Finally, his series of announcements Wednesday included: 475 military personnel to help Iraqi and Kurdish forces with training, intelligence and equipment; open-ended airstrikes in Syria, as well as Iraq; and a UN Security Council meeting this month to deal with hundreds of fighters with Western passports.

There was a strong word of caution from a surprising quarter Wednesday: the Canadian speechwriter who penned George W. Bush’s speeches a decade ago, as he prepared to invade Iraq. David Frum, the author of the “axis of evil” line, said he’s haunted by the decision to launch a war under false pretenses and said there’s not a single day that he doesn’t think about it.

To illustrate his argument, he pointed to the 180-degree shift from 2013. Obama has not only switched his main target in Syria, from the regime to the rebels, but he’s also gone from insisting on the need to get congressional approval last year to now insisting he can act without it.

“It seems like only last year that this president was asking Congress for authority to bomb Assad. Twelve months later, he will bomb Assad’s enemies,” Frum wrote in the Atlantic.

“Why does bombing one side of a war require congressional permission, while bombing the other side does not? The administration doesn’t answer, because nobody is asking. Something must be done! This is something! Let’s do this!… It’s a reaction: an emotional reaction, without purpose, without strategy, and without any plausible — or even articulated — definition of success.”

But Frum may be in the minority.

The ISIS threat has already shaken up the early race for the 2016 presidential nominations. The most prominent war-skeptic in the Republican party, Sen. Rand Paul, has begun making more hawkish noises.

Canada’s ambassador to the U.S. acknowledged the difficulty of Obama’s position, with respect to Syria.

“Canada didn’t arm moderates in Syria a couple of years ago because we didn’t know who they were. And now we find that the people who were armed last year, all the arms are owned by ISIS,” Gary Doer said earlier in the day, during an energy-industry event in Calgary.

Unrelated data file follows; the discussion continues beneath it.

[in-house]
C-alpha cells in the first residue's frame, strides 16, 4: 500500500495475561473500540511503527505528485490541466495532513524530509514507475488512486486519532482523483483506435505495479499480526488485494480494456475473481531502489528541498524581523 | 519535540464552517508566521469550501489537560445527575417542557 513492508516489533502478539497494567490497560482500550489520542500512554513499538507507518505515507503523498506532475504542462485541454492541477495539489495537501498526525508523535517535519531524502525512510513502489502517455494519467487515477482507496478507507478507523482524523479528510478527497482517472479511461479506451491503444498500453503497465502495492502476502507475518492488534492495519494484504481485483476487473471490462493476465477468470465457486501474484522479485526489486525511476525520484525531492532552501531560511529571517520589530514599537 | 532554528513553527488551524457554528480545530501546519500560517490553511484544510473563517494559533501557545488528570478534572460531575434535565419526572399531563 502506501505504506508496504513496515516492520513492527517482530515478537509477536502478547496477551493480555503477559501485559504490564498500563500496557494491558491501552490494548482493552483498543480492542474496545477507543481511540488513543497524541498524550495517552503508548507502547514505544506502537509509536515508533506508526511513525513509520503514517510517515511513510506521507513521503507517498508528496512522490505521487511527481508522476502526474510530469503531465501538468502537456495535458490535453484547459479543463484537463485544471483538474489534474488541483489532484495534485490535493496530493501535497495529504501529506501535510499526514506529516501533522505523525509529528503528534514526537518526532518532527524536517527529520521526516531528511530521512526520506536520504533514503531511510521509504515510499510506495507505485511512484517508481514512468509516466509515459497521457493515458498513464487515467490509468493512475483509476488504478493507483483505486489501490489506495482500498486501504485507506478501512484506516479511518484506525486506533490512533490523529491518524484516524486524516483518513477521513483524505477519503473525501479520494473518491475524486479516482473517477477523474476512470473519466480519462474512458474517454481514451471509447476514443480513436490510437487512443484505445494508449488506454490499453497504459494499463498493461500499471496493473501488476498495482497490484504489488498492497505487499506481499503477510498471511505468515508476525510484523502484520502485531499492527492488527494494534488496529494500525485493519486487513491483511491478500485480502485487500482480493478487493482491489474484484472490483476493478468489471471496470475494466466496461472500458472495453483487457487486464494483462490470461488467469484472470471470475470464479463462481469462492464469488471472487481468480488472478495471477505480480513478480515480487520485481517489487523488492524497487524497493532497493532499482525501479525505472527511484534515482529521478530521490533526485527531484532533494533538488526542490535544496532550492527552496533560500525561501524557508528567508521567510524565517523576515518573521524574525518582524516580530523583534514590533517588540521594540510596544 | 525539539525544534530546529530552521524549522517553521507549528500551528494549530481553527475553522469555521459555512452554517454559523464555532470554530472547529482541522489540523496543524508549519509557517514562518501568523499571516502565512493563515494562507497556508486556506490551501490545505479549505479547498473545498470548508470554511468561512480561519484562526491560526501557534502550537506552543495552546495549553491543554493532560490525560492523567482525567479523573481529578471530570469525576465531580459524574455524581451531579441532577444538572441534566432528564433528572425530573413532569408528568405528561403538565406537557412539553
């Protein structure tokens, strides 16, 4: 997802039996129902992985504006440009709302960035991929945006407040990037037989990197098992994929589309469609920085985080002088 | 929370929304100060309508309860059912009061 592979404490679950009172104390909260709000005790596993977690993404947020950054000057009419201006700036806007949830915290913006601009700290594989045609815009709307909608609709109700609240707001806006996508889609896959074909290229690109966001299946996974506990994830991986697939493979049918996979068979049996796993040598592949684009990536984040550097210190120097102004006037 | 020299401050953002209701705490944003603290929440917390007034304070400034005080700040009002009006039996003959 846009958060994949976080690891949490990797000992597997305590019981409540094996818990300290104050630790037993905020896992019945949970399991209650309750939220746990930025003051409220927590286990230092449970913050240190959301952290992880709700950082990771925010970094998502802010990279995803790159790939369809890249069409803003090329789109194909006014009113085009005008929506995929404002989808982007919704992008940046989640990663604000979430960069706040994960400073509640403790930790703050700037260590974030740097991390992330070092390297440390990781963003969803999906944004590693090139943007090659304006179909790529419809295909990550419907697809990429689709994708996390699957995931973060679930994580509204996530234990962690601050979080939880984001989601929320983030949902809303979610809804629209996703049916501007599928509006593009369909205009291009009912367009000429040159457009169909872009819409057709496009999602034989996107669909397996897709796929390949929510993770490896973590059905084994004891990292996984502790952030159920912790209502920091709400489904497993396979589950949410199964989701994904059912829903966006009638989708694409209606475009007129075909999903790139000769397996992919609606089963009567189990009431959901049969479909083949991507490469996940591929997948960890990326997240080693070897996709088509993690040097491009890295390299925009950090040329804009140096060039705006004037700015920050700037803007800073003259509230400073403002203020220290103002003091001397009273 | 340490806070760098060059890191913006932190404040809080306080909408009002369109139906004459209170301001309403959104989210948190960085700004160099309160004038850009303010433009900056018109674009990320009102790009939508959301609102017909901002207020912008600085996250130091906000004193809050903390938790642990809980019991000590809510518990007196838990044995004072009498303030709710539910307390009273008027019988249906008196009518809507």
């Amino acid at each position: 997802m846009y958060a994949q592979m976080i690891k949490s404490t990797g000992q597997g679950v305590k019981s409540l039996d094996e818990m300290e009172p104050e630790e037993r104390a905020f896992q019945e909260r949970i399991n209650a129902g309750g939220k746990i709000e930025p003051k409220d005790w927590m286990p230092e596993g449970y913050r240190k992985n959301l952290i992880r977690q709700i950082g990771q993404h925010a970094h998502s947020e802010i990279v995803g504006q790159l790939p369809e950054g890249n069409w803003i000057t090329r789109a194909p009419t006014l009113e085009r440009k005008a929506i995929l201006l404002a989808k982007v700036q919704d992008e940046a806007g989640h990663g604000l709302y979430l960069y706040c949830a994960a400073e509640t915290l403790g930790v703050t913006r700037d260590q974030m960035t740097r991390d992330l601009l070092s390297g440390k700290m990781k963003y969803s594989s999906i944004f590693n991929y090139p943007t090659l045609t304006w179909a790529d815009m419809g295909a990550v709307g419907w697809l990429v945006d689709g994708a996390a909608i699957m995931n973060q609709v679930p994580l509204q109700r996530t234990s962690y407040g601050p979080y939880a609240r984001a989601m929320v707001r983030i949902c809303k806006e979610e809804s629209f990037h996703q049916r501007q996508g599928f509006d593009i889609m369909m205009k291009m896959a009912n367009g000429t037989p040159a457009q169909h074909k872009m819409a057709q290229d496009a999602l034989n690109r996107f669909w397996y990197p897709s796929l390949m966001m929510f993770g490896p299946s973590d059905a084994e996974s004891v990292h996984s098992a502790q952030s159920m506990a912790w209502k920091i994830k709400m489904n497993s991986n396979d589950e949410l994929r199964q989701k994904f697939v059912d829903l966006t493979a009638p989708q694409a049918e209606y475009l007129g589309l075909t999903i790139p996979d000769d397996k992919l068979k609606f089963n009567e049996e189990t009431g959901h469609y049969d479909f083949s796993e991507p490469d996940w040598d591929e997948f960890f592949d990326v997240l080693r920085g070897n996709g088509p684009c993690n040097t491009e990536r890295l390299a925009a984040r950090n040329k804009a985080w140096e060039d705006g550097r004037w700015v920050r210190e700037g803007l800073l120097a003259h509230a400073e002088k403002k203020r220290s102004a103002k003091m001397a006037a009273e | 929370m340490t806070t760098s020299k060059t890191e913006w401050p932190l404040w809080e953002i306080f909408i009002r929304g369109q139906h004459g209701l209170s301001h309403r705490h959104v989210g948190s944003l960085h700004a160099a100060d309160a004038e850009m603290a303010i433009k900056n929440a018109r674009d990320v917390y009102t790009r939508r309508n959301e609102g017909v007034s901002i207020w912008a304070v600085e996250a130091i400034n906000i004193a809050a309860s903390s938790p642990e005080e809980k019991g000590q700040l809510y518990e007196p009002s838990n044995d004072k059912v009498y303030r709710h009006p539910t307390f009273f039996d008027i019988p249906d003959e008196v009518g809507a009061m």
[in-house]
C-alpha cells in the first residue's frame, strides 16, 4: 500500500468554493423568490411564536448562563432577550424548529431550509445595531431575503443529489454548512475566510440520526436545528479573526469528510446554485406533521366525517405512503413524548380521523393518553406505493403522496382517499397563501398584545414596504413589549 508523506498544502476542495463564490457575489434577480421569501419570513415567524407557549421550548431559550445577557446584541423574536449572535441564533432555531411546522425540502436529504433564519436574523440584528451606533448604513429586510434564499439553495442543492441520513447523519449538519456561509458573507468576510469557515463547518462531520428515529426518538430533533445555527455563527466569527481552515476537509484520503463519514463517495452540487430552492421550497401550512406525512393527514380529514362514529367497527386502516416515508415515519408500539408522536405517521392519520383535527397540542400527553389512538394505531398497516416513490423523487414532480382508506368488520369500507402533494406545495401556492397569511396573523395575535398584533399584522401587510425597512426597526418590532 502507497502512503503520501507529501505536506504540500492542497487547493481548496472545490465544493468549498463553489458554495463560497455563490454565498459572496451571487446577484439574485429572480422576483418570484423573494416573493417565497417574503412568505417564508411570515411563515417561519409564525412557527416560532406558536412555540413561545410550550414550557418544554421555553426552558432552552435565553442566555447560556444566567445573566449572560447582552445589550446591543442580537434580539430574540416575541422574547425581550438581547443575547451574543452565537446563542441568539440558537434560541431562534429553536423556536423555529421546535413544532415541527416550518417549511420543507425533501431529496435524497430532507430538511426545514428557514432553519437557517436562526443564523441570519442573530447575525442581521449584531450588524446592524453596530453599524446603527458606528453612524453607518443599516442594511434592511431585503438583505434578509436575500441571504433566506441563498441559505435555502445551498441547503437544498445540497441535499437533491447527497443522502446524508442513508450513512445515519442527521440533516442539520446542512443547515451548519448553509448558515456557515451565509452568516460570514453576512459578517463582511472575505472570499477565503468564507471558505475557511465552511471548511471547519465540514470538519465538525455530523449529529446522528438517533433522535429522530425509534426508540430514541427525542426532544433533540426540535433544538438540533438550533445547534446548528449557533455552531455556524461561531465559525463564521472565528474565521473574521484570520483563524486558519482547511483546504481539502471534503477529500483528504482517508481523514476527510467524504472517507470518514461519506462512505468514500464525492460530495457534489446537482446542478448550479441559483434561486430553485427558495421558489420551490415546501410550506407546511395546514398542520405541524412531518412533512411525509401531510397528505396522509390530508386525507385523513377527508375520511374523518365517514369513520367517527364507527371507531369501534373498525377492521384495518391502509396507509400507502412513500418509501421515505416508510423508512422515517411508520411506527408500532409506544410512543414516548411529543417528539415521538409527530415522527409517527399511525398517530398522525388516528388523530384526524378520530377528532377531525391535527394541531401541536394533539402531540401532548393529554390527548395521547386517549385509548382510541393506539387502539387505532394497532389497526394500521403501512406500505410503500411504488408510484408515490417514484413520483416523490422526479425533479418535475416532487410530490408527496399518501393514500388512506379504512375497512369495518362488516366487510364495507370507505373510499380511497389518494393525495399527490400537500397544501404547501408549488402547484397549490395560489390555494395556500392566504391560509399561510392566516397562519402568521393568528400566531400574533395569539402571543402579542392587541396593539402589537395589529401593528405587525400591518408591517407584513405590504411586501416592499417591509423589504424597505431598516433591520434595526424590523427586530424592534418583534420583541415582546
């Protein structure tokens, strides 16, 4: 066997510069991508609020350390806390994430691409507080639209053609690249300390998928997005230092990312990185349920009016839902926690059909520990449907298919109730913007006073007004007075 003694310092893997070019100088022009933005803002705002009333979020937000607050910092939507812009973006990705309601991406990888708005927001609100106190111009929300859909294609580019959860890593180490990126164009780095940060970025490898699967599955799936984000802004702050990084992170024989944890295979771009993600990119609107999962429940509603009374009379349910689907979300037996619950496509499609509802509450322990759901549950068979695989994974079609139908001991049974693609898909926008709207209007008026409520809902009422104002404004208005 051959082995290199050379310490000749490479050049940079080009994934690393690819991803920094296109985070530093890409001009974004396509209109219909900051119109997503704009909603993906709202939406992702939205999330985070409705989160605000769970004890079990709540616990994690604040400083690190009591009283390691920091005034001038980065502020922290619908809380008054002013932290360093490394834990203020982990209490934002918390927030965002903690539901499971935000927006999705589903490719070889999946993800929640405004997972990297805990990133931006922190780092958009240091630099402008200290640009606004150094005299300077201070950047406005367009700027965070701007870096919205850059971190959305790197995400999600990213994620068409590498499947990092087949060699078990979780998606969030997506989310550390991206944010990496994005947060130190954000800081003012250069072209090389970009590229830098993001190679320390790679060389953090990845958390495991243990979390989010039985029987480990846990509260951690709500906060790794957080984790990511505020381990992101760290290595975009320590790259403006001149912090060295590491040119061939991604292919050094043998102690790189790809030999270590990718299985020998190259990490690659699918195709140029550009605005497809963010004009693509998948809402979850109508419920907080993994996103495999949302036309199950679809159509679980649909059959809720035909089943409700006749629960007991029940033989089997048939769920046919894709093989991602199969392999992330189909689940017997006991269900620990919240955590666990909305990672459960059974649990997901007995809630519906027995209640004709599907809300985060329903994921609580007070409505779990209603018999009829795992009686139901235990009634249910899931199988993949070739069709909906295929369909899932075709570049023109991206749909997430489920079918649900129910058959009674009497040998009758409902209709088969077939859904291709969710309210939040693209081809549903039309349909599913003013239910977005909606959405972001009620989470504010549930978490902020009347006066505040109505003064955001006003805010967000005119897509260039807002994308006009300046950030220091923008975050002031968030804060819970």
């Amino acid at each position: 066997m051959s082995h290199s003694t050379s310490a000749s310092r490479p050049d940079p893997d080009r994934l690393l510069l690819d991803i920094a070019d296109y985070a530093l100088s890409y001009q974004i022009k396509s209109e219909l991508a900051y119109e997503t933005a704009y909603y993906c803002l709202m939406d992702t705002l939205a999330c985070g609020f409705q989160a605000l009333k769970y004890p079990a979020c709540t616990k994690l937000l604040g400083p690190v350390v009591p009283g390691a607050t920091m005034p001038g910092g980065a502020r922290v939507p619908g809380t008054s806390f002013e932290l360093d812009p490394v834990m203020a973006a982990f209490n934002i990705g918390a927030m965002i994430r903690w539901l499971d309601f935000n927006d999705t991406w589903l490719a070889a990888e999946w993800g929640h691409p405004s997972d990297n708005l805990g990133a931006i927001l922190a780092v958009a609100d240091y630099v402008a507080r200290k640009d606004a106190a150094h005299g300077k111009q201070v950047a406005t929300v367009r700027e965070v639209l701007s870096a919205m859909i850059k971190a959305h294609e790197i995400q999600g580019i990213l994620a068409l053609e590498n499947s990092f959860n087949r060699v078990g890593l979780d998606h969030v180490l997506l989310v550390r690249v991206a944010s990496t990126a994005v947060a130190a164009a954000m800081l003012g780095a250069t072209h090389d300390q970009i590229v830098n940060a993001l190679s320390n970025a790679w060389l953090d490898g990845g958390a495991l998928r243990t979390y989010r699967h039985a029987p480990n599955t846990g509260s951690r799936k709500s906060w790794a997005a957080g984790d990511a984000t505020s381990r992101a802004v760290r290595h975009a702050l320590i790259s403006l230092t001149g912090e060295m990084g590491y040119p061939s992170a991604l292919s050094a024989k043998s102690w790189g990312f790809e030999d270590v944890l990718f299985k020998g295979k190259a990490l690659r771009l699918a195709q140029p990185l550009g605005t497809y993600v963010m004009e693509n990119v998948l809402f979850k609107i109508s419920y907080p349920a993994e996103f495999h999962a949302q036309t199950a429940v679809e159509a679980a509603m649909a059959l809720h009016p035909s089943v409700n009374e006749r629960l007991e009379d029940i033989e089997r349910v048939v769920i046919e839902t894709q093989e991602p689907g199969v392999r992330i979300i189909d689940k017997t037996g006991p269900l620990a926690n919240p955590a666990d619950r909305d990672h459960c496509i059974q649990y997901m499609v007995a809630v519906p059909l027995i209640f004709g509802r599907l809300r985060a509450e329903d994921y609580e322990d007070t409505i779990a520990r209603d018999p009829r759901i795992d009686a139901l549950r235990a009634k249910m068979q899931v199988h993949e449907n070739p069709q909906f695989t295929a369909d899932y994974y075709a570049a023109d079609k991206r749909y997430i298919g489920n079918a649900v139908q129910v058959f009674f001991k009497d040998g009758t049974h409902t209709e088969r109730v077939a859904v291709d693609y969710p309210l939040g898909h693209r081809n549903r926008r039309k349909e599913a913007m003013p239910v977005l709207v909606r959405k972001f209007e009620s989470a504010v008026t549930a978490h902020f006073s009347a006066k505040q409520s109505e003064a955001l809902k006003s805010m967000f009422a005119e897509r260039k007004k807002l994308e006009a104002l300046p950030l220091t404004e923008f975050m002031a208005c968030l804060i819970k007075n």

“So these are not easy questions for the president.”

Hours before the speech, Obama convened a meeting with more than a dozen members of his national-security team at the White House. He also spoke by phone with King Abdallah Abd al Aziz of Saudi Arabia.

The U.S. has pressured regional allies to step up their own role in fighting ISIS, and Obama has expressed exasperation at the notion that Americans should be expected to do all the heavy lifting.

He ended his speech by warning that the fight could be long.

But he added, again: this isn’t a war.

“It will take time to eradicate a cancer like ISIL,” Obama said.

“And any time we take military action, there are risks involved… But I want the American people to understand how this effort will be different from the wars in Iraq and Afghanistan. It will not involve American combat troops fighting on foreign soil. This counterterrorism campaign will be waged through a steady, relentless effort to take out ISIL wherever they exist, using our air power and our support for partners’ forces on the ground.”